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Bloom, Harold

Entry updated 10 April 2023. Tagged: Author, Critic, Editor.

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(1930-2019) US academic and author, active from the mid-1950s, author of one novel, The Flight to Lucifer: A Gnostic Fantasy (1979), whose subtitle is accurate. As a critic, he is best known for his analysis of the relationship between strong male authors and their predecessors over the last several centuries of Western literature, an analysis deeply influenced by the work of Sigmund Freud, an influence he freely admitted made him anxious. The Anxiety of Influence: A Theory of Poetry (1973; rev 1997), A Map of Misreading (1975), Kabbalah and Criticism (1975) and Poetry and Repression: Revisionism from Blake to Stevens (1976) make up a central tetralogy of works devoted to Bloom's variously expressed sense that the creative act is inherently gladiatorial, patricidal, a haunted agon whose greatest works are wrested from the past: pathos unbound. The concept unrigorously but overwhelmingly focuses on works and their makers from the beginning of the nineteenth century on; a central defining aspect of Fantastika is its self-conscious focus on the ambient bed of other texts, the tesseract of contexts past and present, a sufficiently intense focus for it to be described as anxious.

An early study of Mary Shelley, "Frankenstein; Or, the Modern Prometheus", which served as an introduction to a 1965 reprinting of the novel, is couched in terms consistent with the later tetralogy. His work in the fields of the fantastic – despite his high esteem for such writers as John Crowley – has not however been strongly focused, though his central convictions inevitably help shape a sense that the individual authors seeding the great family romances of Fantastika do unrelentingly jostle one another for Lebensraum through time, just as do Bloom's poets.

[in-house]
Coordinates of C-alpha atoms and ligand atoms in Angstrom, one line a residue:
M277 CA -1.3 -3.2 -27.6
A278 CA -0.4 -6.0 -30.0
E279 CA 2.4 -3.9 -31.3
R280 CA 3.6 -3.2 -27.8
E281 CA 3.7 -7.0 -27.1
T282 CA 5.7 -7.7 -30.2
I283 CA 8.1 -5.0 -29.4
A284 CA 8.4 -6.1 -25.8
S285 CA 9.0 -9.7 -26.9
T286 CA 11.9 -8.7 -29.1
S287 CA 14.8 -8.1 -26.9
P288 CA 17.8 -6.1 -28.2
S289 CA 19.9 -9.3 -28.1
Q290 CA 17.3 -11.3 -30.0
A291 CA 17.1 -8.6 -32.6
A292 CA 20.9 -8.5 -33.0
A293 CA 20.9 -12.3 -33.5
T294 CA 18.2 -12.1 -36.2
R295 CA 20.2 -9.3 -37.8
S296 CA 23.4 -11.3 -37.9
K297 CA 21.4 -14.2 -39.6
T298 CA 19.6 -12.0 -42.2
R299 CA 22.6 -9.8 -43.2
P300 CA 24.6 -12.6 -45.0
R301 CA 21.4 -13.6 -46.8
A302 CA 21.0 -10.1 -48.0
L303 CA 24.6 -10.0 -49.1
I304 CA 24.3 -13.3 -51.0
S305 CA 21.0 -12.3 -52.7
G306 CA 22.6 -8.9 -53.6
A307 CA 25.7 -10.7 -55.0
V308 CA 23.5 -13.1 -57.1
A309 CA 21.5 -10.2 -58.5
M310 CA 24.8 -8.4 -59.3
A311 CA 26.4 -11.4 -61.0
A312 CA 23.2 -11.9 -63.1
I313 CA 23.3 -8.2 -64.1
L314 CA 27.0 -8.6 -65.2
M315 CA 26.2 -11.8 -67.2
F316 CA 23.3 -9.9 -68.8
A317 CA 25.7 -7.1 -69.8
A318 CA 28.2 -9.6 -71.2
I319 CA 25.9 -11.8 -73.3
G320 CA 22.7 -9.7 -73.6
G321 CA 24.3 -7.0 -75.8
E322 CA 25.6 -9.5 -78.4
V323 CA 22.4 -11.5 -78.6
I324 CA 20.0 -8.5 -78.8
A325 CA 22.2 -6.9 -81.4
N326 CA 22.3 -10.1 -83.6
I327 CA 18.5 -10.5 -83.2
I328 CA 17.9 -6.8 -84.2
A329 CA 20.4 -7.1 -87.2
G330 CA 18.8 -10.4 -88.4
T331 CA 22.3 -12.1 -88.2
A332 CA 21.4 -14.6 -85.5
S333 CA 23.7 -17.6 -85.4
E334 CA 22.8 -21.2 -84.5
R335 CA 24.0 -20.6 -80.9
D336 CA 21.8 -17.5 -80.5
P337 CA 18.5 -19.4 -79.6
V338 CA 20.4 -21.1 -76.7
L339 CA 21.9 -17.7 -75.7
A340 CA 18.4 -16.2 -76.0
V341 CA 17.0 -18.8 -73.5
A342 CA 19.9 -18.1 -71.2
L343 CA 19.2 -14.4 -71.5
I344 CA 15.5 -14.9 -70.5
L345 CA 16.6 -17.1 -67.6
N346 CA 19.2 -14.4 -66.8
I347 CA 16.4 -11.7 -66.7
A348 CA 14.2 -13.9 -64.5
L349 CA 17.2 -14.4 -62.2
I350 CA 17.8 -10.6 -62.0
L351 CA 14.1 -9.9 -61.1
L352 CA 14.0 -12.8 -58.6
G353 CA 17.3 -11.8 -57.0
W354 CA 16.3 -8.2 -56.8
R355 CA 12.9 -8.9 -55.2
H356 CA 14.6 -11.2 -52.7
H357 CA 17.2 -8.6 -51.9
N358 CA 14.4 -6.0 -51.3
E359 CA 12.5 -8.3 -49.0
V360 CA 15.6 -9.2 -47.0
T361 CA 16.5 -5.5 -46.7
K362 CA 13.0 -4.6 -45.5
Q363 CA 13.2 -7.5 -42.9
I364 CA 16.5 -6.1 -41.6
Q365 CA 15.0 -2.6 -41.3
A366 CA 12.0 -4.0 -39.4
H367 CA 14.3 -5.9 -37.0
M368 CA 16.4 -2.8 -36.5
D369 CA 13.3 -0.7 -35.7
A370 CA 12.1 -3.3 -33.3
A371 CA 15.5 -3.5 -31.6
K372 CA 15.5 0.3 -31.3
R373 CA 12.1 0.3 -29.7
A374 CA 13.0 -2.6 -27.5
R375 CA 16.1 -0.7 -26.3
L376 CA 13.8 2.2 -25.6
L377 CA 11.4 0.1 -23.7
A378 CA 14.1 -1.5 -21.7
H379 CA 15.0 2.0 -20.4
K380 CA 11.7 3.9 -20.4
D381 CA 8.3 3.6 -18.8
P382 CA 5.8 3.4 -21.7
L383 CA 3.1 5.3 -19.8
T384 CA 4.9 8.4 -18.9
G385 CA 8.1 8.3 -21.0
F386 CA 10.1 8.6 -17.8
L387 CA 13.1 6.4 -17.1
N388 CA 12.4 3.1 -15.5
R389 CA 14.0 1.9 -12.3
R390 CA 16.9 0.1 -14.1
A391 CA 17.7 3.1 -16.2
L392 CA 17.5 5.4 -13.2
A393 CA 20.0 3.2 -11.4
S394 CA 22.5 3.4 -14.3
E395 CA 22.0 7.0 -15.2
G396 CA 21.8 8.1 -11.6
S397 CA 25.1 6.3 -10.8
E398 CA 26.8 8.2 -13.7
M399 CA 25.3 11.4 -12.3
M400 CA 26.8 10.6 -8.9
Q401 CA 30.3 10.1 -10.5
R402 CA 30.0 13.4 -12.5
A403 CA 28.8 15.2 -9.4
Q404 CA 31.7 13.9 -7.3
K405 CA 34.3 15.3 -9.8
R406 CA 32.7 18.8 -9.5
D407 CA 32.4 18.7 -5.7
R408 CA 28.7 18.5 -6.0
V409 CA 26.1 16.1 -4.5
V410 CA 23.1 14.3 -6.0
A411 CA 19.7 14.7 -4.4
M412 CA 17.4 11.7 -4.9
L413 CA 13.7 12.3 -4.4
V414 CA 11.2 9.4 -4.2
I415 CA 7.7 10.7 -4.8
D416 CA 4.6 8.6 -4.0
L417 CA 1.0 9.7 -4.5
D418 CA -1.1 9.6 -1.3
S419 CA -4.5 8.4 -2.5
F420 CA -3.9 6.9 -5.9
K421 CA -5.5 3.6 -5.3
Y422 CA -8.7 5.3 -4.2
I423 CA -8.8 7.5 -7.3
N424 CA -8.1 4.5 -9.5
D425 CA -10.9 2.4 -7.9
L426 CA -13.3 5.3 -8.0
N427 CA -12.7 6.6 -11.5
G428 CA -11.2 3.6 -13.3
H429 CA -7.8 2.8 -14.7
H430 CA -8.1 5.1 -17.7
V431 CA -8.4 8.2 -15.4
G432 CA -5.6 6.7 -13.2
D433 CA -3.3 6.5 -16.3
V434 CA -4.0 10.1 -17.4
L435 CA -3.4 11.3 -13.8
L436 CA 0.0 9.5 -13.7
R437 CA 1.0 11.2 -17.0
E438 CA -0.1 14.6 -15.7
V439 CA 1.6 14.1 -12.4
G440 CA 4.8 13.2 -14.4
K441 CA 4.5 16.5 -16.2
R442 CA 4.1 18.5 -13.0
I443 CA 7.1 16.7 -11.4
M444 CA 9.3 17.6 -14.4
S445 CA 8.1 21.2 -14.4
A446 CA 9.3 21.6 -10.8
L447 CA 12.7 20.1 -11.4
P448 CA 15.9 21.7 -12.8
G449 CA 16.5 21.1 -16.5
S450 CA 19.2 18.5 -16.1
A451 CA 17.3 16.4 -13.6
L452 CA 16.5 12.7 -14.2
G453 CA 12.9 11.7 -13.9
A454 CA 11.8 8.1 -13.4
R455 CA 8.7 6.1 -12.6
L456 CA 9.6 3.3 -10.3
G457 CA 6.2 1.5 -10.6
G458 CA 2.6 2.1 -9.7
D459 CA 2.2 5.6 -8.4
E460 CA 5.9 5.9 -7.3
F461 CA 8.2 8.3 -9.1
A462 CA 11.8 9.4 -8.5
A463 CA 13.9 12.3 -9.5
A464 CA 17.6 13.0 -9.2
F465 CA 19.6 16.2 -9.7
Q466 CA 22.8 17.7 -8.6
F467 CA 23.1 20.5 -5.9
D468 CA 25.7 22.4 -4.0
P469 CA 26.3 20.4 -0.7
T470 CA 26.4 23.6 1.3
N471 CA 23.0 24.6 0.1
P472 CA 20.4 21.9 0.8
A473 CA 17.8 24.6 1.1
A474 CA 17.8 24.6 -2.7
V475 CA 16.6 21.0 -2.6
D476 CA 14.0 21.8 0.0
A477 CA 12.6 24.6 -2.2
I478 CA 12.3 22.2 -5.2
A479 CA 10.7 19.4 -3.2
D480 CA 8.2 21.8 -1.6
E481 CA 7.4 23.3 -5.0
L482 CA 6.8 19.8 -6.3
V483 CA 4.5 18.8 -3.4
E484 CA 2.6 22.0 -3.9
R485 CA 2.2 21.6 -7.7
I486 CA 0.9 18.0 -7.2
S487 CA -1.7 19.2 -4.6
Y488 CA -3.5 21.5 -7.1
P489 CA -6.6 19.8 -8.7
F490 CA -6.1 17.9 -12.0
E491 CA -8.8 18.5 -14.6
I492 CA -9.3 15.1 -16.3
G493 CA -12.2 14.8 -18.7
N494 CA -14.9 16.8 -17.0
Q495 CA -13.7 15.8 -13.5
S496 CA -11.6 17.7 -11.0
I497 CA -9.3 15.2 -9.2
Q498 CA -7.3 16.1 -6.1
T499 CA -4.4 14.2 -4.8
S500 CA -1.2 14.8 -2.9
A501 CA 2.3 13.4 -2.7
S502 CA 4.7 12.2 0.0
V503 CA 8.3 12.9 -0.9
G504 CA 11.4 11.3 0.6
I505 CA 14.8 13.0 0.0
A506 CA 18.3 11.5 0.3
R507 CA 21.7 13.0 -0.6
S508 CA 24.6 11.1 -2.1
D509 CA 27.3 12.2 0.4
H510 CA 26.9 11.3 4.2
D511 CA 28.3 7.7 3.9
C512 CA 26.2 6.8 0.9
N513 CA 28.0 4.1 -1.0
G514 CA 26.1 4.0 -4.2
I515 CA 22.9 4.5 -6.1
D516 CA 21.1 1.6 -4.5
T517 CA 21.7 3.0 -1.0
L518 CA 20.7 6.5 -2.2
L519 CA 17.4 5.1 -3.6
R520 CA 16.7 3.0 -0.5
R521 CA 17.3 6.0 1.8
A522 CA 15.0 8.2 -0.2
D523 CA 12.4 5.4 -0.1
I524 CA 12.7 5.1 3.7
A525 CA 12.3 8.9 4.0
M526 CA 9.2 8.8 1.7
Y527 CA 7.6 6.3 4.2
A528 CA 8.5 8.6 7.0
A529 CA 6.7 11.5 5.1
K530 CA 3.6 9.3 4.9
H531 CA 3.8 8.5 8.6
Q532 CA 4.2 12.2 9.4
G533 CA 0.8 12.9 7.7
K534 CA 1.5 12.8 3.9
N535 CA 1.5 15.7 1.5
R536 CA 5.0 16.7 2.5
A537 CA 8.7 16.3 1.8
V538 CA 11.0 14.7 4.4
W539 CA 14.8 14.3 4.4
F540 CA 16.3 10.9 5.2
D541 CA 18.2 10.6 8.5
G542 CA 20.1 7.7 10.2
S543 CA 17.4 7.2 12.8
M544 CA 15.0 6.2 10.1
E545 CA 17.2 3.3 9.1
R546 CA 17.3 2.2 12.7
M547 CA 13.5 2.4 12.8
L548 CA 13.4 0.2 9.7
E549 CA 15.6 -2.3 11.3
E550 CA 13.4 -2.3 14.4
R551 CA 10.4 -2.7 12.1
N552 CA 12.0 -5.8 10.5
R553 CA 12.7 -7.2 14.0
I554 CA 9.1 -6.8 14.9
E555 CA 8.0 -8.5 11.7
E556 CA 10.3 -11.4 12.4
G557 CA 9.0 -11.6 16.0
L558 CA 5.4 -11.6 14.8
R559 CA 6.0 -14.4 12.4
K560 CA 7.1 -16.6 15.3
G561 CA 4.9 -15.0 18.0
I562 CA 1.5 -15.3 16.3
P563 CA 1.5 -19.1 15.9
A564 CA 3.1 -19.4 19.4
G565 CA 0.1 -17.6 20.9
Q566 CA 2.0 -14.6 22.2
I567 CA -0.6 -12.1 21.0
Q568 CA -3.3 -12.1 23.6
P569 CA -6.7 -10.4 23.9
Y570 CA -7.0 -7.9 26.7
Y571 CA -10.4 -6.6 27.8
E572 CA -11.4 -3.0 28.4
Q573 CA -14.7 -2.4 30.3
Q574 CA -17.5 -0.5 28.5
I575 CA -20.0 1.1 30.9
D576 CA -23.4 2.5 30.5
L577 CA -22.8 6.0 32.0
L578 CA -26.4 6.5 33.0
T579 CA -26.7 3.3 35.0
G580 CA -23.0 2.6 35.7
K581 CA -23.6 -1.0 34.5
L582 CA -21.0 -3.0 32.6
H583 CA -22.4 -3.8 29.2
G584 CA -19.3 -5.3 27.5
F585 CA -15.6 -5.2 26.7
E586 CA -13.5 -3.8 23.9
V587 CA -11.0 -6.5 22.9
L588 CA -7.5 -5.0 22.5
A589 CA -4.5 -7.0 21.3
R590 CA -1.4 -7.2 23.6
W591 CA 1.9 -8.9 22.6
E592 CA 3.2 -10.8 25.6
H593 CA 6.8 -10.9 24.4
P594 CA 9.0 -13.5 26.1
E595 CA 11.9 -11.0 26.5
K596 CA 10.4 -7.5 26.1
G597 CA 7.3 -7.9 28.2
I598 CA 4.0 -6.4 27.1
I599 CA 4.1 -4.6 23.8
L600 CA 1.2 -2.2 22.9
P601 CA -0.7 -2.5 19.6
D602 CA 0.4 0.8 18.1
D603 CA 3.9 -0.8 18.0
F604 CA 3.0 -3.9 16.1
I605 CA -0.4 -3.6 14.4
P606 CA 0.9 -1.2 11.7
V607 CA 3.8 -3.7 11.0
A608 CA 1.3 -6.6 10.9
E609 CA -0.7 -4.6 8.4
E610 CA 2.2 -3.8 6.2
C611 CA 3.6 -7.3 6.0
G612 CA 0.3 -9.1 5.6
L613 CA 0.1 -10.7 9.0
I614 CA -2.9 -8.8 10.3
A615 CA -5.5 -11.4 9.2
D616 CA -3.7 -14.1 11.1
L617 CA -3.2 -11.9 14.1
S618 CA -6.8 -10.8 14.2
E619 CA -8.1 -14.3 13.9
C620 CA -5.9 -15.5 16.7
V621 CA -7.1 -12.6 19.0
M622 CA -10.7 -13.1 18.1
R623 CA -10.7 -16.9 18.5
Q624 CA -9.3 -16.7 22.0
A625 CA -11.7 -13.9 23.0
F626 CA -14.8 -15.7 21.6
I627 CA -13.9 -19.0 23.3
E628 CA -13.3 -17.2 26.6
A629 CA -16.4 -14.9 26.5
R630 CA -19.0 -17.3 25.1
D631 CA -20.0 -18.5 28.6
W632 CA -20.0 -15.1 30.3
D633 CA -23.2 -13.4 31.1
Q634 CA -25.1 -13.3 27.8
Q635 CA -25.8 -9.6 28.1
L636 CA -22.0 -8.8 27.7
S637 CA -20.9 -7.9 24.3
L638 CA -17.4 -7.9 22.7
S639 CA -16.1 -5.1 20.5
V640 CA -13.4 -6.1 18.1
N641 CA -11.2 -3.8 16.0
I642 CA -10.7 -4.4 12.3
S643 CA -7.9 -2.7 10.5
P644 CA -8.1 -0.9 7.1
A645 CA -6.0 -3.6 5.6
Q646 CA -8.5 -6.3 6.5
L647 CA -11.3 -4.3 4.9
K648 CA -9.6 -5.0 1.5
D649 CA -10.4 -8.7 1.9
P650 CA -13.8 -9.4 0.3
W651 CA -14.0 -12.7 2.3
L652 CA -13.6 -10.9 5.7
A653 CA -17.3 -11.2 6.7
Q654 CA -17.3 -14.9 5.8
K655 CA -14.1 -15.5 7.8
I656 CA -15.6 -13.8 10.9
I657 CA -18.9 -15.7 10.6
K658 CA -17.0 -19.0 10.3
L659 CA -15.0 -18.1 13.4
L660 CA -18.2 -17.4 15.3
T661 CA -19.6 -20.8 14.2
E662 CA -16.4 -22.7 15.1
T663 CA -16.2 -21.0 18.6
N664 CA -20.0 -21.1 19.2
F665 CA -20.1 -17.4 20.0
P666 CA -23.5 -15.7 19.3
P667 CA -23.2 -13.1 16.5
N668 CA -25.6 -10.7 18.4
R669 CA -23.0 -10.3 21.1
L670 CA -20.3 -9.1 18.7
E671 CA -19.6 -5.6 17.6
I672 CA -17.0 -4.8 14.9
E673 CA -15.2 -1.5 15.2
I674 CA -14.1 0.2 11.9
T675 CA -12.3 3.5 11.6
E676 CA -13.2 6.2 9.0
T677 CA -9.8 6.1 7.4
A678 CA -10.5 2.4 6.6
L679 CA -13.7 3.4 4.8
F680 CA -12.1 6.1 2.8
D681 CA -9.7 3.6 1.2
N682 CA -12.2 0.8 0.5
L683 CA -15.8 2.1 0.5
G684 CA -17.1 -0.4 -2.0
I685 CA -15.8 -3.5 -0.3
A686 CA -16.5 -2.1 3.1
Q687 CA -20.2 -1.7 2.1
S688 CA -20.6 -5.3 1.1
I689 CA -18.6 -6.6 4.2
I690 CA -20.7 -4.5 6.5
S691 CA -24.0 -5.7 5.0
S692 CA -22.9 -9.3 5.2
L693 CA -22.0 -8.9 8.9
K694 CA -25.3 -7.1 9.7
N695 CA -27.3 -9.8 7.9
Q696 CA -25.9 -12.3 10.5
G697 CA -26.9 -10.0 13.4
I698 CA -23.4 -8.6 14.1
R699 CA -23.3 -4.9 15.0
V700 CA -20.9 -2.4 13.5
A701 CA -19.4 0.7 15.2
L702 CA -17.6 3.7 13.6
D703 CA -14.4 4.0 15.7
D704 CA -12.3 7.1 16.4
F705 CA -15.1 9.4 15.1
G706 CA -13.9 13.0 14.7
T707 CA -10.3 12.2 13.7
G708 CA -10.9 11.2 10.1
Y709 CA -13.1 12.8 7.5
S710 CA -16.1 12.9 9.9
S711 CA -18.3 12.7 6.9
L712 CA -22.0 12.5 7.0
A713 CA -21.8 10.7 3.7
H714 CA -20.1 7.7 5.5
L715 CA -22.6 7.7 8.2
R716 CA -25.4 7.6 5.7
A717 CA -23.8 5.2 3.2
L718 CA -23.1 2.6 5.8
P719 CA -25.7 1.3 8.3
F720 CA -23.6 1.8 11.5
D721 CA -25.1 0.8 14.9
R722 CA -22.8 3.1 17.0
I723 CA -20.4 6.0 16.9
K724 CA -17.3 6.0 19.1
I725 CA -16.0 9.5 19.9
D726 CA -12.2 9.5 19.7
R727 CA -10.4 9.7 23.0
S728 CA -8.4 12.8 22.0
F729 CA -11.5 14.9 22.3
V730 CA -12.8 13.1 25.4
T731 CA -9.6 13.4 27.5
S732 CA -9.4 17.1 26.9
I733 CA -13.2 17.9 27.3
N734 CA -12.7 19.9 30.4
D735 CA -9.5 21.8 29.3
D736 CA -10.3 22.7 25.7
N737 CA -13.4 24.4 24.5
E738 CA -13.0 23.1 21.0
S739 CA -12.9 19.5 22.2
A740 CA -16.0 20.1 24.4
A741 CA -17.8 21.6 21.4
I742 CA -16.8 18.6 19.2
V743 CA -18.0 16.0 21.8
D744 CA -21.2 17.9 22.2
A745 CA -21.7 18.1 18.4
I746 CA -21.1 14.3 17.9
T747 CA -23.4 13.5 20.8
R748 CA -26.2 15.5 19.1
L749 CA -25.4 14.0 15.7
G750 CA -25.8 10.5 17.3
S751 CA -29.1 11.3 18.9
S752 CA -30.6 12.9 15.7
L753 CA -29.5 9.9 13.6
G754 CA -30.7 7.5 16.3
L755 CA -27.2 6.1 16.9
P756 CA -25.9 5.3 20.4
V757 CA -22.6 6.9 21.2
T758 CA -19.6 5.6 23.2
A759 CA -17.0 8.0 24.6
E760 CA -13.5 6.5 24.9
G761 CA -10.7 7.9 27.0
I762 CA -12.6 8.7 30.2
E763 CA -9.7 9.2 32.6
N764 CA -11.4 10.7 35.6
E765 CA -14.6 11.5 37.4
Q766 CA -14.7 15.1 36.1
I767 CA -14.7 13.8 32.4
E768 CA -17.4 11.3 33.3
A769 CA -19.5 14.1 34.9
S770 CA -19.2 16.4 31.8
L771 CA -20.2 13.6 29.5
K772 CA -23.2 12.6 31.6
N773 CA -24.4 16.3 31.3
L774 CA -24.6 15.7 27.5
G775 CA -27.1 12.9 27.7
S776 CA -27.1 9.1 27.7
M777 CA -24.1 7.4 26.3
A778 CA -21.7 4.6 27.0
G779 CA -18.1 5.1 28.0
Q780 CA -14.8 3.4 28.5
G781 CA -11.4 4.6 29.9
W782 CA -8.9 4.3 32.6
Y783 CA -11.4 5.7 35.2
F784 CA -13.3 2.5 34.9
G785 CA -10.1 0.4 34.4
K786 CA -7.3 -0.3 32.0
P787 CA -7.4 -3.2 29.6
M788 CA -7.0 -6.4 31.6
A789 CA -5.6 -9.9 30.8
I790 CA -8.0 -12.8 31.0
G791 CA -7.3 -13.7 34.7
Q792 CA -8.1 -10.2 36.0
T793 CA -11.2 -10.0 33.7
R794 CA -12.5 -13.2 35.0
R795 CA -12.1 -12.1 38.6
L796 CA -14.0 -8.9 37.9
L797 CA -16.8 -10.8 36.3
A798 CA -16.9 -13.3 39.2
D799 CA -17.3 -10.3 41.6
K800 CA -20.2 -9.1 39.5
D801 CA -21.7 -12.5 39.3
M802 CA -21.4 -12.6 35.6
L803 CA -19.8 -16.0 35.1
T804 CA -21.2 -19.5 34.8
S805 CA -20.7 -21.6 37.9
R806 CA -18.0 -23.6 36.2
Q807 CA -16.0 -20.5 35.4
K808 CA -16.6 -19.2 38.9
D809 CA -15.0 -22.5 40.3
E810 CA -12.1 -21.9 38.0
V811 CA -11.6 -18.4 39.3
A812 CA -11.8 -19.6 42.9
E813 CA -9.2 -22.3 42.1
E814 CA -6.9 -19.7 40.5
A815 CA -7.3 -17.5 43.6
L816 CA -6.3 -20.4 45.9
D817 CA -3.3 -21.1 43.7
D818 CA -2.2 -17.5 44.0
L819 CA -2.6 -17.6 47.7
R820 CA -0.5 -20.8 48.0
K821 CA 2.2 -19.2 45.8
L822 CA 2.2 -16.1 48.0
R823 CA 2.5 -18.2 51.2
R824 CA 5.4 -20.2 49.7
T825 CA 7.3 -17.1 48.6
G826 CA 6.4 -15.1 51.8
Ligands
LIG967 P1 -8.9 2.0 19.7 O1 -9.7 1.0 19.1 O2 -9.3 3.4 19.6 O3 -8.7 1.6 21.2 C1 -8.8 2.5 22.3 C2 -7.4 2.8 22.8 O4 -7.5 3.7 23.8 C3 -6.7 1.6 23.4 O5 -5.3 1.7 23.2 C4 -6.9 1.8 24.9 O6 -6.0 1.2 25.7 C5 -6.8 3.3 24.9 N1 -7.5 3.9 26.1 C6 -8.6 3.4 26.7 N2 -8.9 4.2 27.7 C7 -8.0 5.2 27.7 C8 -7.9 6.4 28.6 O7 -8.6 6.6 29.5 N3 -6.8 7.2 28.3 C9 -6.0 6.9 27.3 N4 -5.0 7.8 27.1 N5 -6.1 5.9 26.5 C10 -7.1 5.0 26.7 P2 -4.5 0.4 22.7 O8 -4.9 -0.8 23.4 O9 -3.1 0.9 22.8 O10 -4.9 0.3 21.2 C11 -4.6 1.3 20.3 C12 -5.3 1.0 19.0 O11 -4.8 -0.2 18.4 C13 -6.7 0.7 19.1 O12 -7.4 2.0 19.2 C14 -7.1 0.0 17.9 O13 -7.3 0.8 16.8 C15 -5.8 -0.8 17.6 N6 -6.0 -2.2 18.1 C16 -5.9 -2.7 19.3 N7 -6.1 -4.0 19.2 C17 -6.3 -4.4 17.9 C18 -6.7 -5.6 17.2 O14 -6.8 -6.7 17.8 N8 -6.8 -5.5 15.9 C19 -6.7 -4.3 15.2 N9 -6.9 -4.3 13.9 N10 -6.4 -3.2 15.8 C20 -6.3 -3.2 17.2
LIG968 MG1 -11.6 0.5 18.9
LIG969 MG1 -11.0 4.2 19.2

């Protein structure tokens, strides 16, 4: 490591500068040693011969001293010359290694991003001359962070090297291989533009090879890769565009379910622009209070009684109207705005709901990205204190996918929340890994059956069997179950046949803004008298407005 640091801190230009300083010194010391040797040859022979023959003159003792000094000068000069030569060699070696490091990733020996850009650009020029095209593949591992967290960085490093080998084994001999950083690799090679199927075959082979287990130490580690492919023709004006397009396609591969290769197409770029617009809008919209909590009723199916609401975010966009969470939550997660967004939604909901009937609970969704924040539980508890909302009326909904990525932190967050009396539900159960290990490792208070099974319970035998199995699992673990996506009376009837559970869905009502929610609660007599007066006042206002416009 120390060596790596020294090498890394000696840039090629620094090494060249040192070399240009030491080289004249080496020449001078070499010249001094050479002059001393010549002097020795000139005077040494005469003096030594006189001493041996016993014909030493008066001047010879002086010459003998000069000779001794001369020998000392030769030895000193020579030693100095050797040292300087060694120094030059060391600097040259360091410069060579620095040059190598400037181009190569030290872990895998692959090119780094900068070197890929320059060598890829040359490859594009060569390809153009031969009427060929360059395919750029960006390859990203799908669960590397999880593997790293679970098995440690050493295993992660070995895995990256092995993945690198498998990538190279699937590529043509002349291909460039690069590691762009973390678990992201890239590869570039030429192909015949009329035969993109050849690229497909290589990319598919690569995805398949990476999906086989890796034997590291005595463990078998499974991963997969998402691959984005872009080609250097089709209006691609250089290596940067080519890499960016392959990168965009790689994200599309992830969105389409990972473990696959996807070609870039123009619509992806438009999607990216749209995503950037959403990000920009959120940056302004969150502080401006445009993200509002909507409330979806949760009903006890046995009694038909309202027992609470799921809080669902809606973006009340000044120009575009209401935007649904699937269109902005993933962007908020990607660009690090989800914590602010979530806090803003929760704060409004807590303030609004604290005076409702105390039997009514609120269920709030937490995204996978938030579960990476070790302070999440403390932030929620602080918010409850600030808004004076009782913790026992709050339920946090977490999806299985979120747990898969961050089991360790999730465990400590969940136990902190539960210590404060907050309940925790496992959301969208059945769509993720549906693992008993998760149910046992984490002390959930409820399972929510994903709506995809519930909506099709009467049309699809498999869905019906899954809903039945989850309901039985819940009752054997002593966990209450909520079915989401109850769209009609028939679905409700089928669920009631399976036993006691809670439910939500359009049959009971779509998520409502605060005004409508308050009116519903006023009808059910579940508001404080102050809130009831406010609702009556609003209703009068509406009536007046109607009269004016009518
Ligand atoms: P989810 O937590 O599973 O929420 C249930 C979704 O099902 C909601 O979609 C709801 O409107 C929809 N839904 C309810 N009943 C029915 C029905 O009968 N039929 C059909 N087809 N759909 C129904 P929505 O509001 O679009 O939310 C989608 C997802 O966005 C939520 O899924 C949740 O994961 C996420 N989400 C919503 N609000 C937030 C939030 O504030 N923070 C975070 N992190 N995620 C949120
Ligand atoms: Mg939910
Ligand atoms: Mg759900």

Bloom may be most popularly known for a later work, The Western Canon: The Books and School of the Ages (1994), some of whose central exemplars include William Shakespeare, Franz Kafka and Jorge Luis Borges. The list of canonical authors at the end of the text includes many with entries in this encyclopedia; the twentieth-century section mentions (among many others) Margaret Atwood (but not for her sf), Italo Calvino, John Crowley, Thomas M Disch, Aldous Huxley, Alfred Jarry, Ursula K Le Guin, George Orwell, Mervyn Peake, Thomas Pynchon, José Saramago and H G Wells: but the general exclusion of genre authors now seems dated. In Shakespeare: The Invention of the Human (1998), Bloom's understanding of William Shakespeare as comprehensively significant, and to be wholeheartedly revered, has received some academic demurs, but is arousing all the same. He continued to produce prolifically, but the work of his last twenty years was shadowed by a profound "undersong" of cultural and political foreboding about the fate of the Western World, and of the renewingly transgressive words that had given it life.

Of the numerous Anthologies of critical pieces edited by Bloom (though it is clear that, for many of the something like 600 anthologies under his name, his role was essentially supervisory), several are of sf interest: Mary Shelley (anth 1985), Edgar Allan Poe (anth 1985), Ursula K. Le Guin (anth 1986) and Ursula K. Le Guin's The Left Hand of Darkness (anth 1987), Doris Lessing (anth 1986), George Orwell (anth 1987) and George Orwell's 1984 (anth 1987), Classic Horror Writers (anth 1993), Classic Science Fiction Writers (1995), Science Fiction Writers of the Golden Age (anth 1995), Modern Fantasy Writers (anth 1995), Modern Horror Writers (anth 1995), Stephen King (anth 1998), Kurt Vonnegut's Slaughterhouse Five (anth 2001) and Ray Bradbury (anth 2001).

As Ruben Blum, Bloom is a central figure in Joshua Cohen's The Netanyahus: an Account of a Minor and Ultimately Even Negligible Episode in the History of a Very Famous Family (2021). [JC]

Harold Bloom

born New York: 11 July 1930

died New Haven, Connecticut: 14 October 2019


nonfiction (highly selected)

works as editor


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